Report: Adding vision, dental to compromise Medicaid expansion would cost nearly $43M


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LITTLE ROCK, Arkansas — Adding dental and vision coverage to Arkansas' compromise Medicaid expansion would cost nearly $43 million, according to a report released Thursday, but state officials said they're not looking at expanding the program's benefits.

A report commissioned by the state Insurance Department projected that adding the coverage to the state's "private option," would cost about $20 a month per person in the program. More than 170,000 people are enrolled in the private option, which is using federal funds to purchase insurance for the poor.

The report, released to a legislative panel, projected the cost of adding that coverage to the program would be $42.6 million.

Under the private option, Arkansas is using federal funds to purchase private insurance for the poor. The program was approved last year as an alternative to expanding Medicaid under the federal health law.

One of the insurers under the program is offering dental and vision coverage, something that the state didn't originally intend, and that coverage is set to end in 2015. Medicaid officials have said that coverage is one of the reasons why the cost of the program had been running above projections.

DHS Director John Selig said the state couldn't add dental and vision to the private option until 2016, but said that's not an option they're considering. The state would have to pay if it added the coverage if it went above the cap spelled out in its agreement with the federal government for setting up the Medicaid expansion.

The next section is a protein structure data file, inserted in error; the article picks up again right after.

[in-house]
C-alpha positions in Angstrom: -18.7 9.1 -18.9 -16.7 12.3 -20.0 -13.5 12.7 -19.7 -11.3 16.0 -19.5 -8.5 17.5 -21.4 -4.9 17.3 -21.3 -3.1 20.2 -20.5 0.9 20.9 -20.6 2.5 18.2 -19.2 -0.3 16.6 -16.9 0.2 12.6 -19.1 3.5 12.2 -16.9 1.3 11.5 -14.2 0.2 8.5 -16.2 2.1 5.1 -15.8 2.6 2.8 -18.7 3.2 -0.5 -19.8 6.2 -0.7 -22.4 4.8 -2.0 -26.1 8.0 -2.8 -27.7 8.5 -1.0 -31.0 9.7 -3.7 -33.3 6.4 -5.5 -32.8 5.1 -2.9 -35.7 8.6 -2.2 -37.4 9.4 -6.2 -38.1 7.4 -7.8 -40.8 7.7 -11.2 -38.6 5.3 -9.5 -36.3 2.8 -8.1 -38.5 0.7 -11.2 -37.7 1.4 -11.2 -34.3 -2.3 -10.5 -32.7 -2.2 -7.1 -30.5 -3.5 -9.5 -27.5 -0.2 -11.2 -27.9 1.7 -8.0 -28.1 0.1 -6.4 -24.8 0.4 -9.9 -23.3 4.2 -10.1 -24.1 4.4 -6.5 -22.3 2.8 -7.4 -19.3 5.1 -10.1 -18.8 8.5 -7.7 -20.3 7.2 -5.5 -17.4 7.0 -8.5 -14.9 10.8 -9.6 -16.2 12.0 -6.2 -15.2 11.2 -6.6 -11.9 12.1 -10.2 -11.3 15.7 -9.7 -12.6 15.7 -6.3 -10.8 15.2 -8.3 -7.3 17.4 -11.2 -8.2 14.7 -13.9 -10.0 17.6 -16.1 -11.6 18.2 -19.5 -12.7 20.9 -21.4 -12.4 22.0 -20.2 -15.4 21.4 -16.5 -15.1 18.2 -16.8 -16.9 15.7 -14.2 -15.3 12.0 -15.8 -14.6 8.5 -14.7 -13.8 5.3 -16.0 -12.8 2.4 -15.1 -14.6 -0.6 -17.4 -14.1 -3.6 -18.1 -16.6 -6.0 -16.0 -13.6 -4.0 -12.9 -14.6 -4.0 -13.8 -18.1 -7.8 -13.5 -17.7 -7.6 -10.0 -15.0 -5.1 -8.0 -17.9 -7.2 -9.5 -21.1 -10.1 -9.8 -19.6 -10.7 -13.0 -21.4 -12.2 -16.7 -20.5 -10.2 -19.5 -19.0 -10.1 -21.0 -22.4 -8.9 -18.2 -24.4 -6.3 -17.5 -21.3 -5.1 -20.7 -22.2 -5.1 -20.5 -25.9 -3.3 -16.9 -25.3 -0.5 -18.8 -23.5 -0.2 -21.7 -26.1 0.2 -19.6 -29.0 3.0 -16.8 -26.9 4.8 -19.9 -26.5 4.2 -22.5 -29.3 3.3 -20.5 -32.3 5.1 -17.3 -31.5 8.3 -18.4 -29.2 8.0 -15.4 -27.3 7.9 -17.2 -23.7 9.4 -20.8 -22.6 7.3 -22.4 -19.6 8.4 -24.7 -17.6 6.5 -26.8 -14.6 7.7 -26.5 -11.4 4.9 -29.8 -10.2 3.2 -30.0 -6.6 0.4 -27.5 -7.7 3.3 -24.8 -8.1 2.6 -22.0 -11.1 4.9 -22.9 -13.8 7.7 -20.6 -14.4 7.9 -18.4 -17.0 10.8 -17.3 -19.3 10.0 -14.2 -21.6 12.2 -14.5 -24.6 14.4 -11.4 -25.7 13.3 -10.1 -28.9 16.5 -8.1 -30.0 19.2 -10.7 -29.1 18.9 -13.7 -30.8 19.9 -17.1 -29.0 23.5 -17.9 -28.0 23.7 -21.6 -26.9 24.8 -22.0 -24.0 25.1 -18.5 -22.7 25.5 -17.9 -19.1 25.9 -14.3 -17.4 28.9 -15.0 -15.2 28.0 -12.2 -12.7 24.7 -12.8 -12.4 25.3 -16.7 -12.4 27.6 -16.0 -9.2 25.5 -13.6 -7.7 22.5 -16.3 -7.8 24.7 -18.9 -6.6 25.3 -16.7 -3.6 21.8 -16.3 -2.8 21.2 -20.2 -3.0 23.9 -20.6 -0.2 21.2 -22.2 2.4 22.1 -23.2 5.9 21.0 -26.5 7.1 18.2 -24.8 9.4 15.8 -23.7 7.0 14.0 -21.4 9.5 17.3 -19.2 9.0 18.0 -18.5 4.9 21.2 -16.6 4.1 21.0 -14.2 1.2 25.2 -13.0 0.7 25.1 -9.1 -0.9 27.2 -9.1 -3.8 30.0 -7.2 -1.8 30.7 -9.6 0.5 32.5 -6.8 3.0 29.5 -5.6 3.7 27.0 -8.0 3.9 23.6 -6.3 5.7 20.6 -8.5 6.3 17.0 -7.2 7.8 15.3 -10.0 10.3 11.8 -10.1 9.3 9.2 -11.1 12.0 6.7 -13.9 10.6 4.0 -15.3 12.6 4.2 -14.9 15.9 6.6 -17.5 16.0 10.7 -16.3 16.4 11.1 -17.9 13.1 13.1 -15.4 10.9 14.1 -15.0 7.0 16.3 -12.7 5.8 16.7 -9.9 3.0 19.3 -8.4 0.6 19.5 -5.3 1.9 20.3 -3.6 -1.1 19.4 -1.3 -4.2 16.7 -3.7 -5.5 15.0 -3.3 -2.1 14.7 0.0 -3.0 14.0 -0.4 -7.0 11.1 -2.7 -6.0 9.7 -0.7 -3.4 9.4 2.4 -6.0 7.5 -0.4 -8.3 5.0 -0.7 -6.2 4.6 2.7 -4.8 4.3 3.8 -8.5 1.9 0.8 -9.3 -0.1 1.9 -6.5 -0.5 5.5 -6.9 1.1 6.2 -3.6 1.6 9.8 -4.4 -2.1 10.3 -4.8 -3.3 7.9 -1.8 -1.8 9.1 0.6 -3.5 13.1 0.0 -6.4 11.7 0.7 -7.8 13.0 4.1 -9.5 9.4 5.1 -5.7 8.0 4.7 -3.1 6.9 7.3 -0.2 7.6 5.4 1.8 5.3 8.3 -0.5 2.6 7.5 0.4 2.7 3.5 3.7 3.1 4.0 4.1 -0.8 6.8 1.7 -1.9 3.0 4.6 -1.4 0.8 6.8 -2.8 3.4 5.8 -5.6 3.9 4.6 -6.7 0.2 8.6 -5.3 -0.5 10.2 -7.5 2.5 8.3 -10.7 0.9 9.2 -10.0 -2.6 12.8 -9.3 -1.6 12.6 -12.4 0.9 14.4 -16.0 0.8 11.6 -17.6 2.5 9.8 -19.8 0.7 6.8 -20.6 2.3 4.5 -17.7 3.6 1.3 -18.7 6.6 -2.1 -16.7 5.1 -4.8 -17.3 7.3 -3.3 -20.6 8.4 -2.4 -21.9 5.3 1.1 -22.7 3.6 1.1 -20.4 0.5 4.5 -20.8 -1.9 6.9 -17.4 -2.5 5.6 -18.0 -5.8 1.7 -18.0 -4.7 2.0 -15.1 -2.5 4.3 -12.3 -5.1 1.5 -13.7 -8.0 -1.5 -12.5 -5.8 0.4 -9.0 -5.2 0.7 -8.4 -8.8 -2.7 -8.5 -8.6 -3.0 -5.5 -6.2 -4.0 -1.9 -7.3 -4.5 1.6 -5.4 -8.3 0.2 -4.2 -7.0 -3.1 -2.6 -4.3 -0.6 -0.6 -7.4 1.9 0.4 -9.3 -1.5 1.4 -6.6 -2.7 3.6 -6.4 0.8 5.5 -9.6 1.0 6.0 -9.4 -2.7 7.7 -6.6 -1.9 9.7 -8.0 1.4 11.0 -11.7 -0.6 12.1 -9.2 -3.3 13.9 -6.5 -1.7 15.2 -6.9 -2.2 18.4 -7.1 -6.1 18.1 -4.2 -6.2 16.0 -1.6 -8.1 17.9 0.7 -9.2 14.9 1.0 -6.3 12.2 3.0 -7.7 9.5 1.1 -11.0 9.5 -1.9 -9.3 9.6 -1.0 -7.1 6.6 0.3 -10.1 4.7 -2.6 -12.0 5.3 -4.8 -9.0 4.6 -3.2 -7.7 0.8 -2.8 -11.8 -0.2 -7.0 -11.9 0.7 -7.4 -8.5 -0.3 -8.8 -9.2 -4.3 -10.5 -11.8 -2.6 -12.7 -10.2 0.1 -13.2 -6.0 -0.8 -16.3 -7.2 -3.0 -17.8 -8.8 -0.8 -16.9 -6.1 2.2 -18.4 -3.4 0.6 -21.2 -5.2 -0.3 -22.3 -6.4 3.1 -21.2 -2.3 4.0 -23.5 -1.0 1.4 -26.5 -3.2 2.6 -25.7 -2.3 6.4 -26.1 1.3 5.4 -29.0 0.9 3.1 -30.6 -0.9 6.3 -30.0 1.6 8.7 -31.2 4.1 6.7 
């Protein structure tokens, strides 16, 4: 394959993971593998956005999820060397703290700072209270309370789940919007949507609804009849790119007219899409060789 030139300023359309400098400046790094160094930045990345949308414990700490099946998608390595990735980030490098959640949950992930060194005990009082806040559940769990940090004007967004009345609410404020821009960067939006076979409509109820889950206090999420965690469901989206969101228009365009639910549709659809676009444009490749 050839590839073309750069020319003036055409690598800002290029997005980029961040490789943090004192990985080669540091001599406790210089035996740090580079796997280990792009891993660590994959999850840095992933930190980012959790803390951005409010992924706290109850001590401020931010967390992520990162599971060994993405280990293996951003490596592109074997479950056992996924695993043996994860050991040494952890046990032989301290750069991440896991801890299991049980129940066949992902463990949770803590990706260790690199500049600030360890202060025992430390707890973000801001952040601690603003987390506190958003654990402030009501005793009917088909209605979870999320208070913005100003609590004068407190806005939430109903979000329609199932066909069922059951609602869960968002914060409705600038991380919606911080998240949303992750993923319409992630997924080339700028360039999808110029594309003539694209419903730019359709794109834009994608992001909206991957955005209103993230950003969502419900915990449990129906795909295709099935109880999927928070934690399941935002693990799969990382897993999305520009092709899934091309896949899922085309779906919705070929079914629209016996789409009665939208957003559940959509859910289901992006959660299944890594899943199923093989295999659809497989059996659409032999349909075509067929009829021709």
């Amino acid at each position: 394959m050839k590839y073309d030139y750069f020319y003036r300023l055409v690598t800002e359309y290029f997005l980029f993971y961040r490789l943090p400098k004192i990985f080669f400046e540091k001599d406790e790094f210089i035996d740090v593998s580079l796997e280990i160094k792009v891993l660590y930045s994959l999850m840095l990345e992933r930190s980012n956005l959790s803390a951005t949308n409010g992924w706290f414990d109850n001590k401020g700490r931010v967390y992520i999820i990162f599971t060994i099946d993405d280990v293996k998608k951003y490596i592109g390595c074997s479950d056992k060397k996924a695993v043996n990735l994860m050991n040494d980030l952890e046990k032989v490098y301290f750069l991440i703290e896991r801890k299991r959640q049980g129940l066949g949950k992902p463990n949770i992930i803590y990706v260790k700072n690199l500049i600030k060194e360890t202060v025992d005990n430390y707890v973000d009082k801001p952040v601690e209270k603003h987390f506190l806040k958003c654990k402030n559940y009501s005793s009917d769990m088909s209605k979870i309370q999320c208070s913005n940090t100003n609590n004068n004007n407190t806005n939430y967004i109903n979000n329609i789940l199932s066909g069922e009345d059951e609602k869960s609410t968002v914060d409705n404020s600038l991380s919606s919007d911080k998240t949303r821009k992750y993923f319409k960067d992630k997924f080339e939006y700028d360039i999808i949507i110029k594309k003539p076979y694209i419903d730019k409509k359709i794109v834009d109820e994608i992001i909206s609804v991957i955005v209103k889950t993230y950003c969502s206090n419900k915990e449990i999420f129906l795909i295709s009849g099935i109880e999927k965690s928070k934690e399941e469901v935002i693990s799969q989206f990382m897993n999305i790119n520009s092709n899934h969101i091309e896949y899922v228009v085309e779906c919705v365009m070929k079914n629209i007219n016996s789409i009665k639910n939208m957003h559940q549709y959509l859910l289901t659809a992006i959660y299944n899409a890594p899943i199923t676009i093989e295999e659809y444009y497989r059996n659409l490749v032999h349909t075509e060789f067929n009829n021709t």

"We wouldn't want to add it now until we're sure we can meet the cost neutrality piece," Selig said.

Selig said the state won't have to pay for the vision and dental benefits that are set to expire at the end of the year, since the federal government had approved its inclusion in the program.

Officials said they're also on track to release their plans for adding health savings accounts to the private option in August, with hearings to be held on the program. Under legislation approved earlier this year to reauthorize the private option, the state must win approval for the accounts by February to keep the expanded health care program alive.

"It's not like we can look to see who else did it successfully," Surgeon General Joe Thompson told lawmakers. "We will be blazing that trail."

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